Autistic social communication: ‘a minefield of problems’, or ‘a difference in typical values’?


Much of the research on social communication in autism focuses on ‘deficits’ in autistic social communication. However, more recent research has found that communication between autistic people is both enjoyable and effective – in contrast to the communication breakdown often seen when autistic and non-autistic people interact. These findings support of the Double Empathy Problem’s conceptualisation of autistic social communication, and point to the possible existence of an autistic ‘communicative style’ that is intuitively understood by other autistic (but not non-autistic) people. In order to better understand what the features of an autistic communicative style might be (and how these might differ from a non-autistic communicative style), we ran an online, asynchronous focus group with 9 autistic adults over the course of two weeks. Questions posed to the group focused on five topics- (1) how to signal interest in another person; (2) what feels rude, polite, natural, and unnatural during communication; (3) how communication with other autistic people feels different to communication with non-autistic people; and (4) what makes a social interaction a positive one. A space for participants to provide any other information about autistic communication that they felt was relevant was also provided. The data collected was analysed using thematic analysis, and five indicative themes were identified- (1) External factors affecting communication (perceived danger, inflexibility of non-autistic people, dishonesty of others, unwritten ‘social skills’, environment); (2) Internal factors affecting communication (fragmented attention, low ‘social energy’, self-monitoring/managing, variable sense of self); (3) Using intellect to overcome challenges; (4) Protective factors against an unpleasant communicative experience (autistic friends, accommodation, autistic identity); and (5) Strongly held principles of autistic communication (honesty, purposeful conversation, unique interactional styles, boundaries/routines, and mutual accommodation). These themes are currently undergoing member-checking by participants, and are therefore subject to change.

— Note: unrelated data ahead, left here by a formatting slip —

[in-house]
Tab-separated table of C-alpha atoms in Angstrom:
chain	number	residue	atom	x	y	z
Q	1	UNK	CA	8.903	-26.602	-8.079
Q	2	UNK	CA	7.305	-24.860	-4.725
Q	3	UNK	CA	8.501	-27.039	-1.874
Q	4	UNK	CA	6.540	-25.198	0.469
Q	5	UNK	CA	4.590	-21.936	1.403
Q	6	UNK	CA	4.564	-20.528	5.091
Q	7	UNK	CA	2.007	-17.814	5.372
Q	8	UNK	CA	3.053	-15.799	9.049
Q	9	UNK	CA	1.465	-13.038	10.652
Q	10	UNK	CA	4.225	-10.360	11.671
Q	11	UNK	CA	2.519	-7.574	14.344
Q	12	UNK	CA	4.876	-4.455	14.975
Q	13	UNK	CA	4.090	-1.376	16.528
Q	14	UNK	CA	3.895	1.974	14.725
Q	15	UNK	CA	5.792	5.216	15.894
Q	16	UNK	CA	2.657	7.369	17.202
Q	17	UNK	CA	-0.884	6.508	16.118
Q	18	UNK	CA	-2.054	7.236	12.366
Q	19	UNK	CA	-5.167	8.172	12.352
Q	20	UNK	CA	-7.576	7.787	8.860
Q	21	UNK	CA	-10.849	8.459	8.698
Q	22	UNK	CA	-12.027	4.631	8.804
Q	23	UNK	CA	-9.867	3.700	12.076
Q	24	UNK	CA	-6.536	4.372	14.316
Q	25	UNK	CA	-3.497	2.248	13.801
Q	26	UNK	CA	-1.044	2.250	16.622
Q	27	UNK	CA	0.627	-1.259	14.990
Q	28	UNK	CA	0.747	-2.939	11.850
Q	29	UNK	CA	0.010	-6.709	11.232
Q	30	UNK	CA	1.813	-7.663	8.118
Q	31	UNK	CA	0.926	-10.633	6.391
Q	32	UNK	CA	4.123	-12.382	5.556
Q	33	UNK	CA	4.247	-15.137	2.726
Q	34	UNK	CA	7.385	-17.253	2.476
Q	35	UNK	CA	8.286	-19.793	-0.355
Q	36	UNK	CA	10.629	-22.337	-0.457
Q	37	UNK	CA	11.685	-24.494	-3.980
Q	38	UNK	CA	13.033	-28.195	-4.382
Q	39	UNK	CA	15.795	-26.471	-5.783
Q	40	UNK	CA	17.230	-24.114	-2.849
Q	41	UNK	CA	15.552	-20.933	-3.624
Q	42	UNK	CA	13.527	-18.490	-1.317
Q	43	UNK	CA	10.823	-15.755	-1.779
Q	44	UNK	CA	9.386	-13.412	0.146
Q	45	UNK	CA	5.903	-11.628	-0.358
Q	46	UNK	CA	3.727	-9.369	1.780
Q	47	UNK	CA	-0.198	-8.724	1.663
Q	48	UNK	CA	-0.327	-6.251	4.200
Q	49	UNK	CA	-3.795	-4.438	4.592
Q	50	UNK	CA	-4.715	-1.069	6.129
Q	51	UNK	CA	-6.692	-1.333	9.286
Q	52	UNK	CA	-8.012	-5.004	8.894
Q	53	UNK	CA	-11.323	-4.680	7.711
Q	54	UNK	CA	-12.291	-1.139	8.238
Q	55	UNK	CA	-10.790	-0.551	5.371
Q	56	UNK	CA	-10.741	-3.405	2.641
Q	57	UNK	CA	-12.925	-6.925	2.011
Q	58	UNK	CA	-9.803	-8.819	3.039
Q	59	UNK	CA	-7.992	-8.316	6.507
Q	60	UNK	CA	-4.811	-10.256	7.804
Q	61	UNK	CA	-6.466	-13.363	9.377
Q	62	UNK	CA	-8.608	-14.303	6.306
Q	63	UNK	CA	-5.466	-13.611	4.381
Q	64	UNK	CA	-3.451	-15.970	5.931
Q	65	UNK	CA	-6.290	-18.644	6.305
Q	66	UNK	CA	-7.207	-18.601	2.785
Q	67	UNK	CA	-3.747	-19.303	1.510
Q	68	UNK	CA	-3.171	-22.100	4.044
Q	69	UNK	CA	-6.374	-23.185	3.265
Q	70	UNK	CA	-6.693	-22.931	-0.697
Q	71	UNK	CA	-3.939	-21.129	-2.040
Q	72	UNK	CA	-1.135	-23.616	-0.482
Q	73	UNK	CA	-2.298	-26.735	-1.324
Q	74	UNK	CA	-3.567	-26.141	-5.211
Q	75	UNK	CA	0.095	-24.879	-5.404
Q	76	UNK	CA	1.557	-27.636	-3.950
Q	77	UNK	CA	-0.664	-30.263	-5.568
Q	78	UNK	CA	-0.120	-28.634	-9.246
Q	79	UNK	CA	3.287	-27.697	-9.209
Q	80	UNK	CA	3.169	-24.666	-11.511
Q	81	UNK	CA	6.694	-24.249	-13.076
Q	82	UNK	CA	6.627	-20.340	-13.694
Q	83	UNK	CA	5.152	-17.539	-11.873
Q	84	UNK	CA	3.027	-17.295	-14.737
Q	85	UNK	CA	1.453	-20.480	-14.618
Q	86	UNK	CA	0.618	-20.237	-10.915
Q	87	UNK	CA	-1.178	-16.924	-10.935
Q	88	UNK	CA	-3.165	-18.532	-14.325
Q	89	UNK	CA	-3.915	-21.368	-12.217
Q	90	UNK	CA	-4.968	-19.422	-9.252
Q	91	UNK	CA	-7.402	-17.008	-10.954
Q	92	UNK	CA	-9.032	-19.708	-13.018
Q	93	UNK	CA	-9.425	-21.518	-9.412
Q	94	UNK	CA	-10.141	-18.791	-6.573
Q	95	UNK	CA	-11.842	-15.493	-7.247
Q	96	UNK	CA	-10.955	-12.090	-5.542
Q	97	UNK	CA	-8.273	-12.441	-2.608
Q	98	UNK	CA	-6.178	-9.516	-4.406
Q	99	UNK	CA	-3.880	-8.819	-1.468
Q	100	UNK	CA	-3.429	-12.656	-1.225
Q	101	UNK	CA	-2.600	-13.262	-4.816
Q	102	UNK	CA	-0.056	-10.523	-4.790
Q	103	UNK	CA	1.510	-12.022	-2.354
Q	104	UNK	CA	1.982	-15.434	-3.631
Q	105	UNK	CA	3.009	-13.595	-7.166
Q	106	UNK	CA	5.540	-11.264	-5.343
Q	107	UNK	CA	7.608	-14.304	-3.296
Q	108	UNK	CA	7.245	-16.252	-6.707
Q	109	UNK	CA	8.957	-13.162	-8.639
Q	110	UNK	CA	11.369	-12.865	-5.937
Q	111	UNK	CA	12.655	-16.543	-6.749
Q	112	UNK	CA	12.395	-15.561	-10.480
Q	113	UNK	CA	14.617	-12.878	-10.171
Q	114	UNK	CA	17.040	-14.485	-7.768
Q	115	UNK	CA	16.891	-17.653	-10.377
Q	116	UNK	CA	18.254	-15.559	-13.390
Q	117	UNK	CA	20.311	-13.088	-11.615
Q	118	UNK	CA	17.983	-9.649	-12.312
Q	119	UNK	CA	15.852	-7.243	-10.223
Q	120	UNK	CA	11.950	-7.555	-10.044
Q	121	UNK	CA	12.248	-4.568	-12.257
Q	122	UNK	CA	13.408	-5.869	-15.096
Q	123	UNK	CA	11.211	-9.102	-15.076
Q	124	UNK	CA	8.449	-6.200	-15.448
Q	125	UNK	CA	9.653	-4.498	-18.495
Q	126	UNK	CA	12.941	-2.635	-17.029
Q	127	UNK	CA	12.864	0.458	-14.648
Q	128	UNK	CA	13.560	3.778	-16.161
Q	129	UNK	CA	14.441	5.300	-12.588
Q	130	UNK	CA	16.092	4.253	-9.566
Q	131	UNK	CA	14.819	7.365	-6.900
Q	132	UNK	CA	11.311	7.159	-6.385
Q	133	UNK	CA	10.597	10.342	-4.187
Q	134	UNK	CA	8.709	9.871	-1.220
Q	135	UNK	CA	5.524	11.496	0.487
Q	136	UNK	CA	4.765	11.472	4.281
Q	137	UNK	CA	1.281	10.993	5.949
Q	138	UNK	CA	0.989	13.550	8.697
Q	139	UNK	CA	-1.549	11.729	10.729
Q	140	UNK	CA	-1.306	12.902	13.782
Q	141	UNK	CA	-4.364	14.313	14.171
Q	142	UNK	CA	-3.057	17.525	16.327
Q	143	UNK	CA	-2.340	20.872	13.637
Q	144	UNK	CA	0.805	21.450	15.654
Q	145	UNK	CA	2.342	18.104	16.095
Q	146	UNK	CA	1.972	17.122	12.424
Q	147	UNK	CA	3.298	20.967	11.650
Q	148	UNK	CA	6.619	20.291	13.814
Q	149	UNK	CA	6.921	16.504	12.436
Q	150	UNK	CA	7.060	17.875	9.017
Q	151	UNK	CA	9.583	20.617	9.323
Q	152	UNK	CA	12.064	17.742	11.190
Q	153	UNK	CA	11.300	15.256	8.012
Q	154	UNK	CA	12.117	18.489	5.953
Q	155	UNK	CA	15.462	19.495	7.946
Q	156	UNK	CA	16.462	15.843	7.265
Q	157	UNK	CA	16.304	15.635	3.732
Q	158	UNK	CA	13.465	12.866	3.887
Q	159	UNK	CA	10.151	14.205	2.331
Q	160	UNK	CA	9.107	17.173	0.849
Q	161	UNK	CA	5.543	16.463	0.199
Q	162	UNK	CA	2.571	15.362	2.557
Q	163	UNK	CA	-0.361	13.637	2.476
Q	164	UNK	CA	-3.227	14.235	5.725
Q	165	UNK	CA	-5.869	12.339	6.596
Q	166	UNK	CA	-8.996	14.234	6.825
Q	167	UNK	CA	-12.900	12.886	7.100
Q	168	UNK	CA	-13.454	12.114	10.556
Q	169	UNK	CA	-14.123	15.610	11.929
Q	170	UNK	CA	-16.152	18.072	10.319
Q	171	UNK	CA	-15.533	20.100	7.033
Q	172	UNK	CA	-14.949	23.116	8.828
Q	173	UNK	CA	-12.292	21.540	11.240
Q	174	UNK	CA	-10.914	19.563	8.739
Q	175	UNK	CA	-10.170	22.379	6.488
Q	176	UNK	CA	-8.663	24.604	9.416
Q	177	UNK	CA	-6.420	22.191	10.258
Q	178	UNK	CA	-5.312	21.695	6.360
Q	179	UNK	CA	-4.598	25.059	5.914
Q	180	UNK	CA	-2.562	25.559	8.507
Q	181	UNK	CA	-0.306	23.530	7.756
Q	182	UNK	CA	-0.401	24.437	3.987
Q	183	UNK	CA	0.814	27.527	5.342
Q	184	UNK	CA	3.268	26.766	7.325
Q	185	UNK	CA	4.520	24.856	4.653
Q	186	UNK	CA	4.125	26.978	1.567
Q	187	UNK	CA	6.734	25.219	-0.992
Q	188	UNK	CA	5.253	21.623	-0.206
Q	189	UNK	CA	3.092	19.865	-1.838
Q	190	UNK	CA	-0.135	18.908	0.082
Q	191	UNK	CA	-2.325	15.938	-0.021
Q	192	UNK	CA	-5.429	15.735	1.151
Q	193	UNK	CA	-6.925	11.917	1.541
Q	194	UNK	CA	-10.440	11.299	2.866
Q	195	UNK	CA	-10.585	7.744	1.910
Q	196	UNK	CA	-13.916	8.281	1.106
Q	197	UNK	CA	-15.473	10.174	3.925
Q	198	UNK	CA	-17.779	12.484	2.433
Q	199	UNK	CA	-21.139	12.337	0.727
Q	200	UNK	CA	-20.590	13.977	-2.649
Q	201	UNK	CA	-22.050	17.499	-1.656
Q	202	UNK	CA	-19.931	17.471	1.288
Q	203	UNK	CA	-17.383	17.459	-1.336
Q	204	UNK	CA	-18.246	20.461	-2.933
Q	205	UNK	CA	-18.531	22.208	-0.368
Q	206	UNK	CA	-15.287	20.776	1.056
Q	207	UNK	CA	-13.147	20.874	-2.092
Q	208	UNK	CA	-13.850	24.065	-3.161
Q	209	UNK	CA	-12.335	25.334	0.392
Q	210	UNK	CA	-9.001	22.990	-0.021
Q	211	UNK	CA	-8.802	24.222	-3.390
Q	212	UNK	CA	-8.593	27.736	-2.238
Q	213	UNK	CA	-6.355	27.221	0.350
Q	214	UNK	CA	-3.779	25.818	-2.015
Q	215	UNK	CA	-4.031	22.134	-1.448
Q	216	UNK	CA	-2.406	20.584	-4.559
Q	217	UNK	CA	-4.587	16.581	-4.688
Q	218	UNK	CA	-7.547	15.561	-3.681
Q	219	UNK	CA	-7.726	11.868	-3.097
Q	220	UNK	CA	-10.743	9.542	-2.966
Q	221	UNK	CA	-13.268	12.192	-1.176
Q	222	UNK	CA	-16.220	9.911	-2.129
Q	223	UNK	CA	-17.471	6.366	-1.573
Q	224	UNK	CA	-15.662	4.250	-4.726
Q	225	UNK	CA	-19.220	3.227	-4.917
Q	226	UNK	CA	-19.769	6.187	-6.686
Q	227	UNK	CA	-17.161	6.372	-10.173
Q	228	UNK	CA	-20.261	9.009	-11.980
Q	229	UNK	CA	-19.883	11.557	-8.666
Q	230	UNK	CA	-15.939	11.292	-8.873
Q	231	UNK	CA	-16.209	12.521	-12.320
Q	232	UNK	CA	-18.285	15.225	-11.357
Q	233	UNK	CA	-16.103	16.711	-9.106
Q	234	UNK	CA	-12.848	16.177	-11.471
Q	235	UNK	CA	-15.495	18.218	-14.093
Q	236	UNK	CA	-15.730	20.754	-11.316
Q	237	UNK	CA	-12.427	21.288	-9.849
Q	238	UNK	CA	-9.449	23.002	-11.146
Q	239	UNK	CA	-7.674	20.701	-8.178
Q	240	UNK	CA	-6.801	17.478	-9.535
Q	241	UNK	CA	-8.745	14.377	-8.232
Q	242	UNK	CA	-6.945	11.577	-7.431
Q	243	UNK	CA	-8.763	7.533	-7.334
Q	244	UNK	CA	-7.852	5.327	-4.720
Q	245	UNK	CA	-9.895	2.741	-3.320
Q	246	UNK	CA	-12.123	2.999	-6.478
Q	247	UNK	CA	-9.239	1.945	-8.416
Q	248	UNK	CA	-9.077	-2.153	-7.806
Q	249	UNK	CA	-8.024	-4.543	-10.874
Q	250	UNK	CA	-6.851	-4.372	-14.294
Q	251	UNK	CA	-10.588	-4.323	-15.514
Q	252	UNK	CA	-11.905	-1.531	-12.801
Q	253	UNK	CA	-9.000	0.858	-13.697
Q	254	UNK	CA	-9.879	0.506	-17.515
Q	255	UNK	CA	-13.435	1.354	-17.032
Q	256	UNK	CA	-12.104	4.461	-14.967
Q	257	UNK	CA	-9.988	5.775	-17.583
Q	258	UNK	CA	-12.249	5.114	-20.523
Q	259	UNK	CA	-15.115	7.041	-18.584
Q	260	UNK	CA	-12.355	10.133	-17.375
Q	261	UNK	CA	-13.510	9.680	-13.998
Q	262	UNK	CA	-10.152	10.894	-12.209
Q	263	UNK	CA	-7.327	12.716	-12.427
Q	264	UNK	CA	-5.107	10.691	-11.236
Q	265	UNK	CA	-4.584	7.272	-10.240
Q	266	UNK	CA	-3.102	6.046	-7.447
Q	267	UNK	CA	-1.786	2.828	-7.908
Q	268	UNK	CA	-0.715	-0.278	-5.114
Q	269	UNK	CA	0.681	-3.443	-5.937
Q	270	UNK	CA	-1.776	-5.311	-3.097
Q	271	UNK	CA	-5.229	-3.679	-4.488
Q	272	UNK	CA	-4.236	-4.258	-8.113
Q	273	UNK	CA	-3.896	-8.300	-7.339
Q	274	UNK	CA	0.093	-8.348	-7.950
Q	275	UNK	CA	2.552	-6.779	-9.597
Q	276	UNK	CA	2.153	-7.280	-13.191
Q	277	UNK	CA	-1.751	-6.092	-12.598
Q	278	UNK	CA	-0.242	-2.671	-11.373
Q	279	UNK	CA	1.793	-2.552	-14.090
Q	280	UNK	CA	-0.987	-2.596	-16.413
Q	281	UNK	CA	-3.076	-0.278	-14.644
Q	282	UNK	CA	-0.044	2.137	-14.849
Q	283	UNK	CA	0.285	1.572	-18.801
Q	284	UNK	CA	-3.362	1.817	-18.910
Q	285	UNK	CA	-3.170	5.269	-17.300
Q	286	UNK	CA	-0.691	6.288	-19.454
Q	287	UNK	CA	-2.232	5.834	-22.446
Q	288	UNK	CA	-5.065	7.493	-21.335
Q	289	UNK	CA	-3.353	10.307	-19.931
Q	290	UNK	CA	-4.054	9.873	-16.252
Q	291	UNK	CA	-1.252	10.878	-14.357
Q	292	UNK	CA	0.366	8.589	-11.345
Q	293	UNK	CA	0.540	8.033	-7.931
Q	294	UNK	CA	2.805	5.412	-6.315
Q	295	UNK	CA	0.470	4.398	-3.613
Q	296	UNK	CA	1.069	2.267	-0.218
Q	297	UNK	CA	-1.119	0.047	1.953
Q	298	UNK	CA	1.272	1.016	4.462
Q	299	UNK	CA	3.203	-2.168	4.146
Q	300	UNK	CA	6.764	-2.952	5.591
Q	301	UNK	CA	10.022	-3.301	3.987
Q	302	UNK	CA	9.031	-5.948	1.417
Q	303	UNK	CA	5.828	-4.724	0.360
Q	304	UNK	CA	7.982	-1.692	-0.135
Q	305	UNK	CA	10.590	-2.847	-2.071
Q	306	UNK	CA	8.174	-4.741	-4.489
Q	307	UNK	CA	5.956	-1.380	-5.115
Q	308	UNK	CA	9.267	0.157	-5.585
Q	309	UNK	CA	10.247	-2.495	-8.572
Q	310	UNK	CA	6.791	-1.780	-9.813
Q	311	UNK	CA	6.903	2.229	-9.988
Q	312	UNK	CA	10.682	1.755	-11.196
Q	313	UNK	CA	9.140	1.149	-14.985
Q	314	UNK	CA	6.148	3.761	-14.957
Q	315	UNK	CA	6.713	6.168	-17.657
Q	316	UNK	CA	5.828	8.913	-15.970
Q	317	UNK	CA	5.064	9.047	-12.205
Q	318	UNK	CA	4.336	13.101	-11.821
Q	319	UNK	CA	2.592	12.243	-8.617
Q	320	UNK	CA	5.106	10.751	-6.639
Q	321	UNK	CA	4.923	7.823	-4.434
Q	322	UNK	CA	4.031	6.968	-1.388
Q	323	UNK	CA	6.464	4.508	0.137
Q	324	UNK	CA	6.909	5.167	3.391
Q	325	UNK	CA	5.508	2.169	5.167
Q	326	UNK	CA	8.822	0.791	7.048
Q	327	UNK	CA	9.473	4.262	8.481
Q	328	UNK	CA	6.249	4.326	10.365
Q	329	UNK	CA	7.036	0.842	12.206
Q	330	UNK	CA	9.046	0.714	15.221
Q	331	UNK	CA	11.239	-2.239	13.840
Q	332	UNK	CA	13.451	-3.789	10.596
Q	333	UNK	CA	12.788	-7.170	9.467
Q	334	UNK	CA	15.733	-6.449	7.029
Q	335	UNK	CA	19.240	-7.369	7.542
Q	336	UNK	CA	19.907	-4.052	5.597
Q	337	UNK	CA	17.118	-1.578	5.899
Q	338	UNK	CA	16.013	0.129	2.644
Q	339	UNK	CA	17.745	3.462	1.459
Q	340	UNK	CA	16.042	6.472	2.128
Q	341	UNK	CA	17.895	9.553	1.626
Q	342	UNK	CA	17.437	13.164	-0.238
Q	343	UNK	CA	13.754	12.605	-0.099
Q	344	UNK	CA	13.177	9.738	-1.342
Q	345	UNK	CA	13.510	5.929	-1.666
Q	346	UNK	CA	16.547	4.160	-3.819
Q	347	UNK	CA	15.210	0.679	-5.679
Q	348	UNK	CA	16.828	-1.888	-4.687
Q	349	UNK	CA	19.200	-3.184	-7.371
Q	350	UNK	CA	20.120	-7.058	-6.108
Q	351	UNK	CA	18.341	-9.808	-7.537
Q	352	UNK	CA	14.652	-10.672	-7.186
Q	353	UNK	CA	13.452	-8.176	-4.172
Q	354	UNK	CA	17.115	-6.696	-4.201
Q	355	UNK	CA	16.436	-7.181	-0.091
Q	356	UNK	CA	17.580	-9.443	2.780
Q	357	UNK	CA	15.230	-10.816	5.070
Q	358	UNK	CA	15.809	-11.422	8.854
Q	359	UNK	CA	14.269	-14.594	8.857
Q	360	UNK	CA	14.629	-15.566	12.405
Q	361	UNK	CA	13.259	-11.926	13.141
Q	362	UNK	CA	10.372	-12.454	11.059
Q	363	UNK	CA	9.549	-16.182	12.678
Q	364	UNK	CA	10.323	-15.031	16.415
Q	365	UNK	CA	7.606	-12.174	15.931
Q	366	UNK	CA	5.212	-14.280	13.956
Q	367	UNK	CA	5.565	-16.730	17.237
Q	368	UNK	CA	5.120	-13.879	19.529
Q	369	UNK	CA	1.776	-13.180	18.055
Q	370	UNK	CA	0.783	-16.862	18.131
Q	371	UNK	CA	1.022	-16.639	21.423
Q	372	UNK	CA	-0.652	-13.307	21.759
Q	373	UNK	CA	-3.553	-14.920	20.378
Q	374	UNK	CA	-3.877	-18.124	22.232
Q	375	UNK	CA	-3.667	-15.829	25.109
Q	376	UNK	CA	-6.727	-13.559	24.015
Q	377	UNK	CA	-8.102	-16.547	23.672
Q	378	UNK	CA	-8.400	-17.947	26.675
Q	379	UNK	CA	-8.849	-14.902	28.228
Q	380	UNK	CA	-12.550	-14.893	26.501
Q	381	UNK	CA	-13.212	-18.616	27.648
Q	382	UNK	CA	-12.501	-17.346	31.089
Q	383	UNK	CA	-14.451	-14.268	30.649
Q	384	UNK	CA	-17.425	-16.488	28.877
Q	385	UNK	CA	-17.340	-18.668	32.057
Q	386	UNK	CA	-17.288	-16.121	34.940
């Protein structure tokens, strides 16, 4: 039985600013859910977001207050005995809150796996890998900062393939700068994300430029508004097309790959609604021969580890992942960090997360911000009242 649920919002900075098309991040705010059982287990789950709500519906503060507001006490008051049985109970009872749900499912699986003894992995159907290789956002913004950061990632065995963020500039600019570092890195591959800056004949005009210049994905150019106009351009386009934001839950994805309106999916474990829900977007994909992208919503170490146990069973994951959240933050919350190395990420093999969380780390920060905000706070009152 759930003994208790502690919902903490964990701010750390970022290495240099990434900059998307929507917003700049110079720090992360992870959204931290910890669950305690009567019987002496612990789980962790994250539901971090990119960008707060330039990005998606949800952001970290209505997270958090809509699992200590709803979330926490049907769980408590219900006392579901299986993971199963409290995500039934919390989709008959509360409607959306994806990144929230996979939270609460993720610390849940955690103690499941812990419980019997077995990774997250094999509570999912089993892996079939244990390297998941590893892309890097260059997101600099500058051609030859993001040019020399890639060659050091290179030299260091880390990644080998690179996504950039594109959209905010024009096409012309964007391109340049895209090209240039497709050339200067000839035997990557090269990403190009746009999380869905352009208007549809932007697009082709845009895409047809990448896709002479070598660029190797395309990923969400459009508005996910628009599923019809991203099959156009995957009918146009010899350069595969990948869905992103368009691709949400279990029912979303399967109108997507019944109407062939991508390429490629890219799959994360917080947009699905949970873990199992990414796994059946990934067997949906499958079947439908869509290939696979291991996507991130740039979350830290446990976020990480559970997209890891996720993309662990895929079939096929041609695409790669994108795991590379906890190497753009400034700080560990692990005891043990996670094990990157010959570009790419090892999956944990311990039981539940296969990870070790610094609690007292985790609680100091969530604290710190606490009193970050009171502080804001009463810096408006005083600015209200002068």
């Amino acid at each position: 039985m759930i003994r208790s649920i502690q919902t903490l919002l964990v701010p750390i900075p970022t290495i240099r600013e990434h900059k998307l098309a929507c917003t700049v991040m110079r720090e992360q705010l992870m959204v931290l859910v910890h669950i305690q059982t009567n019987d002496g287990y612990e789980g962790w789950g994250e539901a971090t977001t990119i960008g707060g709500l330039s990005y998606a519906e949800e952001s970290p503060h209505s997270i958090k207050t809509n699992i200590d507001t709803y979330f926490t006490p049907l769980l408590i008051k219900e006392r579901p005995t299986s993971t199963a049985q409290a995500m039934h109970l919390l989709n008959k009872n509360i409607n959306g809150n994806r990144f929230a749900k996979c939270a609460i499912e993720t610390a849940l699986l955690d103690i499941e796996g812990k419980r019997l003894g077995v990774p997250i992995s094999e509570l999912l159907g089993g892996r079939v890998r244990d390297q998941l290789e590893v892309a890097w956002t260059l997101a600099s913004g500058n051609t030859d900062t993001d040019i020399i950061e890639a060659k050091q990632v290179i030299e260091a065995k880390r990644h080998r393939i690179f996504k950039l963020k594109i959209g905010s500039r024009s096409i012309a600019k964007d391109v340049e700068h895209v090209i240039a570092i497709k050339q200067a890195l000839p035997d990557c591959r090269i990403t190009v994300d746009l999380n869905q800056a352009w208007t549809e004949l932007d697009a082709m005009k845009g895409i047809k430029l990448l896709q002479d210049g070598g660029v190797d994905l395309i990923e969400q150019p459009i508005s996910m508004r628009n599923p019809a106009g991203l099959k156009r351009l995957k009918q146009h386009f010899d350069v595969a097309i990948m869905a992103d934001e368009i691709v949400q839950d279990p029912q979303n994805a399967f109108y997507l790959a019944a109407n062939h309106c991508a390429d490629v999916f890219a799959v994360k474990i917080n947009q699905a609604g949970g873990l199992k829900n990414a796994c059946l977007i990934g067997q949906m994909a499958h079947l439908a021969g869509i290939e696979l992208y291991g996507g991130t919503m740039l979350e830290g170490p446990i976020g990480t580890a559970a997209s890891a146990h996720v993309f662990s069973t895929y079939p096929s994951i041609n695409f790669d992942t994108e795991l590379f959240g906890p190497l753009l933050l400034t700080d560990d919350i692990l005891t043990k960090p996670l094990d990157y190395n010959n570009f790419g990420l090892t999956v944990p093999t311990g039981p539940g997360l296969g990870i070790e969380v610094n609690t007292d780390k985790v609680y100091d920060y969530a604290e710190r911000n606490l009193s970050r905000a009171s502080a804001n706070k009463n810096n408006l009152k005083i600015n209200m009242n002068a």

At Autistica Research Festival 2022